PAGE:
This blog began in December and resurfaced in January. I have written it with the school leaders of New Zealand schools in mind and consider some of the possibilities for them as they move to take advantage of the amazing resources available online and the exceptional educators accessible online. These were linked for us by Zaid Ali Alsagoff in Zaidlearn
Getting to online connection and interaction is all to do with a communication mindset. Sure the technology enables the processes but nothing happens without the thinker/learner setting about communicating thoughts and understandings.
The starting gun for online shared learning is fired in the learners inquiring frame of mind and is backed up by personal organisation. These two feed off communication flows.
Making learning an open communication process is the key.
Learning through open communication involves the same steps online as it does face-to-face. Listening, Questioning, Publishing, Finding, Sorting,
Listening – As in face-to-face communication listening is undervalued and under used in online settings. (I suspect we are still being pulled into the speed of connection approach rather than the depth and quality of connection approach.)
You are probably asking how can I listen online if the majority of what I consider is written. The listening test for you is to decide whether you have heard the message and its meaning. The only way to confirm this message and meaning is to have a “conversation” about it. Applying strategies such as listening and paraphrasing, listening and agreeing, listening and checking for meaning or listening and adding to the message all seek depth and clear understanding. The most valuable aspect of this online listening is the capacity of the learner to reflect upon meaning and intent before commenting. Then the learner can go back and check what they understood when they spoke last time – in other words listen to themselves! How often do we do that?
Questioning – enquiry learning is now seen as a valuable professional learning process for school leaders – getting to ask the questions and then connecting with others for the answers or next steps is surely the basis for growth of knowledge, skills and a learning disposition for school leaders. The questions must surely be more important than the knowledge they are trying to unearth!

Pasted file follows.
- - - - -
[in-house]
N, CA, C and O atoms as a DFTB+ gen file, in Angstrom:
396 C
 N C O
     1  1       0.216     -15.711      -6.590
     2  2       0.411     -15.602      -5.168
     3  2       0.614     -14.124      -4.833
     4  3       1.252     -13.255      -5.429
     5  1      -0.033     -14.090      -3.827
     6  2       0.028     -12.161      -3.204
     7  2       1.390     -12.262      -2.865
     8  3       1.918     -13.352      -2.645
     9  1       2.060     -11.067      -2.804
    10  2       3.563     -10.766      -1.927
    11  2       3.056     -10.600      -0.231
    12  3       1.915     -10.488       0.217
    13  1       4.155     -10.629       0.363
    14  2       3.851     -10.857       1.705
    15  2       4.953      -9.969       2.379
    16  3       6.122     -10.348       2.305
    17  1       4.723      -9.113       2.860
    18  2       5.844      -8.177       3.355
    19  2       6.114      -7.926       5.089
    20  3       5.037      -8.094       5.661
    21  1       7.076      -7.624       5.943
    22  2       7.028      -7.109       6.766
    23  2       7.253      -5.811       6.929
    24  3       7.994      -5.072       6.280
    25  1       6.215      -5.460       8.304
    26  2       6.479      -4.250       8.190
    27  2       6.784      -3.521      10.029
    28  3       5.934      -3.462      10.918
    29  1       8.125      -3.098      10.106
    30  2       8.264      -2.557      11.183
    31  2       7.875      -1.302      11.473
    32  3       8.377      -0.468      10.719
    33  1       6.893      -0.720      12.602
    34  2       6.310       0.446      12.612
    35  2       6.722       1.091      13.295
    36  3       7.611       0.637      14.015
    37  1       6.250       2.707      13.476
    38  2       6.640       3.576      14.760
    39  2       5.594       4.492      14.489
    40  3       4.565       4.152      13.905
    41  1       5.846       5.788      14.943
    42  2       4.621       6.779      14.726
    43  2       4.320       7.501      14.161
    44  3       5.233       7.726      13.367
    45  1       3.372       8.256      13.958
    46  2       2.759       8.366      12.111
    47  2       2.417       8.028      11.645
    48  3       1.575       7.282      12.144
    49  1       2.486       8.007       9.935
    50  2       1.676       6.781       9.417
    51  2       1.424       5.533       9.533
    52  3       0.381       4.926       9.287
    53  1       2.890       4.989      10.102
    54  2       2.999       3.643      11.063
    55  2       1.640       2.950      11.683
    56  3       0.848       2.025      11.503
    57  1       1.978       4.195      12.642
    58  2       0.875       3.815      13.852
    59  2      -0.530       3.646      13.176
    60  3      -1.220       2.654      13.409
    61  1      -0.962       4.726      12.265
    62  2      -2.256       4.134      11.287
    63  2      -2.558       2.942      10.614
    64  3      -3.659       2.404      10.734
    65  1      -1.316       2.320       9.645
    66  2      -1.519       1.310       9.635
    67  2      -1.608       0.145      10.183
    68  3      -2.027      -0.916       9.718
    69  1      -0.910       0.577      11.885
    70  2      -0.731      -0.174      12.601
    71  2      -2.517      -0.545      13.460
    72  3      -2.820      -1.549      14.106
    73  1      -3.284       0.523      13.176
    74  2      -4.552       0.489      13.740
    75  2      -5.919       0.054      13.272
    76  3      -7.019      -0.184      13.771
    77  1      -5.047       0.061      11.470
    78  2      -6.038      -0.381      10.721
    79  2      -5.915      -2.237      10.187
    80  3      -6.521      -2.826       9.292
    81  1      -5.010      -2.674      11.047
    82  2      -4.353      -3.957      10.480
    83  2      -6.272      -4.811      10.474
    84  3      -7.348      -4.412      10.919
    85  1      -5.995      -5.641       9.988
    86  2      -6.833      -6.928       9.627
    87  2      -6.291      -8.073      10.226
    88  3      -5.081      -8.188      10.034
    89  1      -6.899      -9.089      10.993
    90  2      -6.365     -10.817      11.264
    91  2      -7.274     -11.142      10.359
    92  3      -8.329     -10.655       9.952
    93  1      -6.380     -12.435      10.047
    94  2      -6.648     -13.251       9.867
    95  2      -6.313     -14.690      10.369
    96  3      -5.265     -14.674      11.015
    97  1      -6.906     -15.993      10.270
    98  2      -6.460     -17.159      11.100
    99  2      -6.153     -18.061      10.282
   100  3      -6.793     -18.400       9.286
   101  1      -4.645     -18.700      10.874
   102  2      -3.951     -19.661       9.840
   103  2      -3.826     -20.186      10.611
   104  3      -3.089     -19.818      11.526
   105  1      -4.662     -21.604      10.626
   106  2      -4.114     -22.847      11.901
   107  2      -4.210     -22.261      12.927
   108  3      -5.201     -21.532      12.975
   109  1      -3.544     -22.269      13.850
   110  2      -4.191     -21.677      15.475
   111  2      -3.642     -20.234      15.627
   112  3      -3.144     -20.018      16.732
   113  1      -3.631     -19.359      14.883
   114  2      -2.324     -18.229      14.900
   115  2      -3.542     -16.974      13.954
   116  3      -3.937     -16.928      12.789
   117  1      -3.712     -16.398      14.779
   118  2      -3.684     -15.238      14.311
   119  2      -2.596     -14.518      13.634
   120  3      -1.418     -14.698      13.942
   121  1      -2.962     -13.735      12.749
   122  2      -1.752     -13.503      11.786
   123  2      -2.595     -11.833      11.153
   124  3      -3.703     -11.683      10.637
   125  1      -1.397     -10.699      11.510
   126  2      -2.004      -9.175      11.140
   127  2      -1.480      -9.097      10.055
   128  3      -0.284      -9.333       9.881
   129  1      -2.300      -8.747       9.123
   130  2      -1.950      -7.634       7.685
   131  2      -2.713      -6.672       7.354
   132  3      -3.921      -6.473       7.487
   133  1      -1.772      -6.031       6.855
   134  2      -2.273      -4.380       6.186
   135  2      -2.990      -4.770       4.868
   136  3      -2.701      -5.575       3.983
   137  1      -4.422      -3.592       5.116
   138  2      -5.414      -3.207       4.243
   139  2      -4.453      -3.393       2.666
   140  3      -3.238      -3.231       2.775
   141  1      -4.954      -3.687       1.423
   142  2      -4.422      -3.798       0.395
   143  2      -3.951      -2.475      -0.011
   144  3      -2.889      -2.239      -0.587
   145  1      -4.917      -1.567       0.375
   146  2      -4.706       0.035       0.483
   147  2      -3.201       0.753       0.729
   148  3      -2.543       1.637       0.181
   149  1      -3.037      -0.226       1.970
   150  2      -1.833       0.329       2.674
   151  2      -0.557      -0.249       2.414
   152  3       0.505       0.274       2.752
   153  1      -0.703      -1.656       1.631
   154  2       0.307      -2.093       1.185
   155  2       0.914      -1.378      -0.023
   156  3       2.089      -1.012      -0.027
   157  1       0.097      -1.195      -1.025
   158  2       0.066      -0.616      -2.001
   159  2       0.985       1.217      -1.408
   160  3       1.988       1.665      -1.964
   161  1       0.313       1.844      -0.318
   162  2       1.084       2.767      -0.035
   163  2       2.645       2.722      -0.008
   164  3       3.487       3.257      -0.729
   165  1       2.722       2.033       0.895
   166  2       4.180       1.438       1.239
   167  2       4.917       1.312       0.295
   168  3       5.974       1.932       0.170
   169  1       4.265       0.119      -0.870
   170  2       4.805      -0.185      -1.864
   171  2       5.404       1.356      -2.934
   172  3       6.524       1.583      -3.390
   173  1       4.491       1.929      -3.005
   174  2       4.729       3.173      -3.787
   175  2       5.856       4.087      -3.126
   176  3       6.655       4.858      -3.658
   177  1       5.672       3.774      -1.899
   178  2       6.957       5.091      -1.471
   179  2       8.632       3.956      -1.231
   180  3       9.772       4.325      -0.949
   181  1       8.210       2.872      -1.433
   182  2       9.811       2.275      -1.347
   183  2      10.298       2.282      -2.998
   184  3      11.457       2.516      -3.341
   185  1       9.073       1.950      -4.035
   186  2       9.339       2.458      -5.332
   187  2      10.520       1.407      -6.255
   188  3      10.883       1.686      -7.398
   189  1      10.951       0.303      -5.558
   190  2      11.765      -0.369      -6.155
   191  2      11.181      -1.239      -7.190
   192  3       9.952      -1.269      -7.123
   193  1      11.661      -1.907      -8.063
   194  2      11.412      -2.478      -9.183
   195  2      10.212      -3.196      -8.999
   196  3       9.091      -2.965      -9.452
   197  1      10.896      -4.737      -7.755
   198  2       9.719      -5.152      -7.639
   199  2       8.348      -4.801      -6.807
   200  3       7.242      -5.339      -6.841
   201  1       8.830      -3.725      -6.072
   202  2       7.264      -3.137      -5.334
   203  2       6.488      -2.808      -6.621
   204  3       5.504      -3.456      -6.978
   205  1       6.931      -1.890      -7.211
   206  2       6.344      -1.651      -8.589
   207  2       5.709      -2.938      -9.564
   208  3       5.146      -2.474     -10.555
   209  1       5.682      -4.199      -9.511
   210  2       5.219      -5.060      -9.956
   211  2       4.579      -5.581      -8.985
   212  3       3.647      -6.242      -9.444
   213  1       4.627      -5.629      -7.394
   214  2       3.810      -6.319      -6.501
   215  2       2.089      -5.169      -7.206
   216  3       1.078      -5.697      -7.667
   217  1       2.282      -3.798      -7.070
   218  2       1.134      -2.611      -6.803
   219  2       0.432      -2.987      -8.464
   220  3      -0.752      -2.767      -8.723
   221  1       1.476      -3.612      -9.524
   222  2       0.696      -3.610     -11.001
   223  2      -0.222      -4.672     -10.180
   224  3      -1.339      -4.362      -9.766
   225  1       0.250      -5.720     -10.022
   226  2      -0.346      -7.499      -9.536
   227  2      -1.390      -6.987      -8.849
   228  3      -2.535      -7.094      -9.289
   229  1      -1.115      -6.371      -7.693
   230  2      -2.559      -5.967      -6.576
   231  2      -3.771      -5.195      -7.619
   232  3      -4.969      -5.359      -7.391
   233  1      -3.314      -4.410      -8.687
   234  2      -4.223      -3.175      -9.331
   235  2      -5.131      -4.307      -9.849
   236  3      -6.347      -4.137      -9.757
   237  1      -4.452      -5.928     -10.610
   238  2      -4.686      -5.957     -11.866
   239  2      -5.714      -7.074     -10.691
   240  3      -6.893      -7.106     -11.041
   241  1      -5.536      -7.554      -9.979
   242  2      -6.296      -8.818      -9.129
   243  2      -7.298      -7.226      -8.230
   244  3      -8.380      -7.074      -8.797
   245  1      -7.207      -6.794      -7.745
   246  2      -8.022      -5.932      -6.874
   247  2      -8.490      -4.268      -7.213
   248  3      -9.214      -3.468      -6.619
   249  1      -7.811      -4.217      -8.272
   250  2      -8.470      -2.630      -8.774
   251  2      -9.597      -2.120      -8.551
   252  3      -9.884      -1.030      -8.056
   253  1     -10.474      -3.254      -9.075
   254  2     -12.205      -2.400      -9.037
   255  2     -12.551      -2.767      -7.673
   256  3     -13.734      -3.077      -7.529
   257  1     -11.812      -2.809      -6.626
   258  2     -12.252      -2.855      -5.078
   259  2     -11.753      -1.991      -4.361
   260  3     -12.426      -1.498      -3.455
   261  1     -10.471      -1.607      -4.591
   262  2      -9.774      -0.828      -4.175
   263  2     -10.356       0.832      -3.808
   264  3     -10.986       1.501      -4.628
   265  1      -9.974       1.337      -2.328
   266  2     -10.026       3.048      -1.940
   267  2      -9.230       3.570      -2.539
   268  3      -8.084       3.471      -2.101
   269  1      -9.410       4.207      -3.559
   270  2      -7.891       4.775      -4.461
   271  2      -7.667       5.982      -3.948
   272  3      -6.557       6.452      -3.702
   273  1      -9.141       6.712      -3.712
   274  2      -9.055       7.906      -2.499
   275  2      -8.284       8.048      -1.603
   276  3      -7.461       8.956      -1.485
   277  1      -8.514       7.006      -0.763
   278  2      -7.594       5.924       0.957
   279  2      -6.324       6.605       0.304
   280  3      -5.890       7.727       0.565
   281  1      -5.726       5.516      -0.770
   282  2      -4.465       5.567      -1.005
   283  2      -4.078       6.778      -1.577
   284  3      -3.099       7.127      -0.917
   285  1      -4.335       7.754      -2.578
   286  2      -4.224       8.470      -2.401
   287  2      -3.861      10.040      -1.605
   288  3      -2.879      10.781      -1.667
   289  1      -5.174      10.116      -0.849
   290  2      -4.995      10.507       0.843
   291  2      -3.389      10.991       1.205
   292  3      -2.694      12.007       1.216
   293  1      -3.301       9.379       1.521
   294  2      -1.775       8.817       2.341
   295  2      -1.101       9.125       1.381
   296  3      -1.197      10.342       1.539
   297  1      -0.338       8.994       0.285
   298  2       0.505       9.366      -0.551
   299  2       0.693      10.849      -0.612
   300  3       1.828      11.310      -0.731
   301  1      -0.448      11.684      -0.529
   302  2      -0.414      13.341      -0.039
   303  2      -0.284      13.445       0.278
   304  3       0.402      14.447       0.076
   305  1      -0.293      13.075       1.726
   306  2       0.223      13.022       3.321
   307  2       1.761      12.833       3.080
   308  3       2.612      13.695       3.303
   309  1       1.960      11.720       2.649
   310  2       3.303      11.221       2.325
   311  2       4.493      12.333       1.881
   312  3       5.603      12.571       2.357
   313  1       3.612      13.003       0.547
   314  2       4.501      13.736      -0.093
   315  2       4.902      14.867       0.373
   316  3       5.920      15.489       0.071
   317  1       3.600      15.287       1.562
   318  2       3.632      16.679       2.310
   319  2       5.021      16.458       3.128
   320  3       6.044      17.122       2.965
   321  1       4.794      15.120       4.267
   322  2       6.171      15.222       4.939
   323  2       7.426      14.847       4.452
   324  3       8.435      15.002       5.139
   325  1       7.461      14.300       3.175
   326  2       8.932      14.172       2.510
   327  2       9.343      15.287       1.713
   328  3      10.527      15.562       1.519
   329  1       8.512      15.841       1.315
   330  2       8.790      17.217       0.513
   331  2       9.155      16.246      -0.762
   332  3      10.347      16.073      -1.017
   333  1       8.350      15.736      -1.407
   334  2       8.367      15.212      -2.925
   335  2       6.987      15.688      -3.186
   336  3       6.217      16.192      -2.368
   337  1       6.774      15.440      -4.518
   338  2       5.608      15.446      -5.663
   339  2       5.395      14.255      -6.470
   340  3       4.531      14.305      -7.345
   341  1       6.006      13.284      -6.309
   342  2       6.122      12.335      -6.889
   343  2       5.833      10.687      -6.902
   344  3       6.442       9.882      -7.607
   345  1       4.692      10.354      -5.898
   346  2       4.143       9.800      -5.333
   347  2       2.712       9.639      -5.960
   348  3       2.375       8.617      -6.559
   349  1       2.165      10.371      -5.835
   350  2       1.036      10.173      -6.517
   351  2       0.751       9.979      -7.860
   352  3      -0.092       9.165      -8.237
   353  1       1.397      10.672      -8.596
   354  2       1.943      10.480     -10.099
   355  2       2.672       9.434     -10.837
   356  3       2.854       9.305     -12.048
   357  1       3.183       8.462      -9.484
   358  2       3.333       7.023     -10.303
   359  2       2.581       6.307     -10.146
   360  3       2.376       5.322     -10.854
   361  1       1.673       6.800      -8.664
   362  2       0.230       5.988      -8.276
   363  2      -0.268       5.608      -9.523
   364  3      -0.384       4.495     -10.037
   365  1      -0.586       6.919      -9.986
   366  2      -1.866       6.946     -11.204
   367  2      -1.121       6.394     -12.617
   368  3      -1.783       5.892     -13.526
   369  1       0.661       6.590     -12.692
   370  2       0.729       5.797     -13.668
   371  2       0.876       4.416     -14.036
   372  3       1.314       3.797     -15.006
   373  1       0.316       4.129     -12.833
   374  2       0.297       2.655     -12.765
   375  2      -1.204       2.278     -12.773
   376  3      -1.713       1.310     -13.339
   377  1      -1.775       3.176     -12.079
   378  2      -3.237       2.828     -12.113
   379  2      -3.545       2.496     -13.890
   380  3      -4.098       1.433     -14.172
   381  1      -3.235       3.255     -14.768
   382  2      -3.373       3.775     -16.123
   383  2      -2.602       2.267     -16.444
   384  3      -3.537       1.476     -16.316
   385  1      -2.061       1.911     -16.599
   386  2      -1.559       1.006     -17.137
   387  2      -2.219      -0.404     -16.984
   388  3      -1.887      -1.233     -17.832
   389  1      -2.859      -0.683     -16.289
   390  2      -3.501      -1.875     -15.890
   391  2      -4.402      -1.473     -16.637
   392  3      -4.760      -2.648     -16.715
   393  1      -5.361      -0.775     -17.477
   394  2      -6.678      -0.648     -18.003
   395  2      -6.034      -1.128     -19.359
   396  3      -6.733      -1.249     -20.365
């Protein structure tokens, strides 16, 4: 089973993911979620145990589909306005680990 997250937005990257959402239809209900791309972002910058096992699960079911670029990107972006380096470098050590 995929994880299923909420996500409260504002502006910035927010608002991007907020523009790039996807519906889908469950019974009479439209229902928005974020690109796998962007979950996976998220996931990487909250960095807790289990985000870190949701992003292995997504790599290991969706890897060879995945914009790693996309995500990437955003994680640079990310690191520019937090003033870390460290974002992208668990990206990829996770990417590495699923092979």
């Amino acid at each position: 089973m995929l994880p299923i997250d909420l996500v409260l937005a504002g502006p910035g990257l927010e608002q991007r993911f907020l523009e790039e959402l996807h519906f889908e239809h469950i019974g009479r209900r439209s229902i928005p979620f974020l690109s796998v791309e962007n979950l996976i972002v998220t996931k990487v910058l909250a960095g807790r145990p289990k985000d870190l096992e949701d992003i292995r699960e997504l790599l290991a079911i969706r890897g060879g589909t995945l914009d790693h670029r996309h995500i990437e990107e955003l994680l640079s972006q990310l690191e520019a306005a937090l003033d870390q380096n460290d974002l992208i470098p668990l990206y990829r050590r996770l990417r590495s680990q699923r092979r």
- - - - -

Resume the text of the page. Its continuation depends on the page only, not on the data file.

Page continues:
Finding and Sorting and then Retrieving – trying to make the connections is a real challenge – all too often I find that I have a sea of interesting stuff and probably lose track of important understandings before i get around to doing the sorting and making coherent the tentative patterns of knowledge I am developing. This is where I am inclined to under use the power of sorting and then being able to retrieve useful and partly developed awareness. (Interestingly this blog I found I started on Dec 17 before I went on Christmas mind switch off time – then low and behold the draft storage facility in WordPress brought it all back to me.)
Perhaps a really important point here is to not get worried about missing out on passing knowledge. After all the best ideas will re-surface as you continue your linkage with the knowledge and thinking of others.
Getting to develop a working system of linking and returning to those you connect with and their thinking is a vital trigger to making sense of you learning.
Publishing – speaking, writing, presenting and any other form of letting the world know what you are thinking is extremely important in making sense out of a school leaders expanding knowledge.
Zaid Ali Alsagoff, International Medical University, Malaysia sums up the value of publishing (i.e. sharing and linking your thinking to the knowledge pools.
So, what lessons can we draw from this inspiring experience, and connectivism and connective knowledge?
First, if we have a reasonably good Internet connection today we can all connect with amazing learning resources and exceptional educators around the world. However, by simply passively connecting to content and people, and just consuming without contributing ourselves back to learning ecosystem and connective world, we will probably never experience the learning possibilities that connectivism and connective knowledge can empower.
In other words, if you really want to experience the empowering learning possibilities and inspiring connections, you need to take an active role, which means sharing your ideas and discoveries openly, and joining actively in the learning conversations (relevant to you) taking place online around the world. Source Zaidlearn #CCK – Connectivism & Connective Knowledge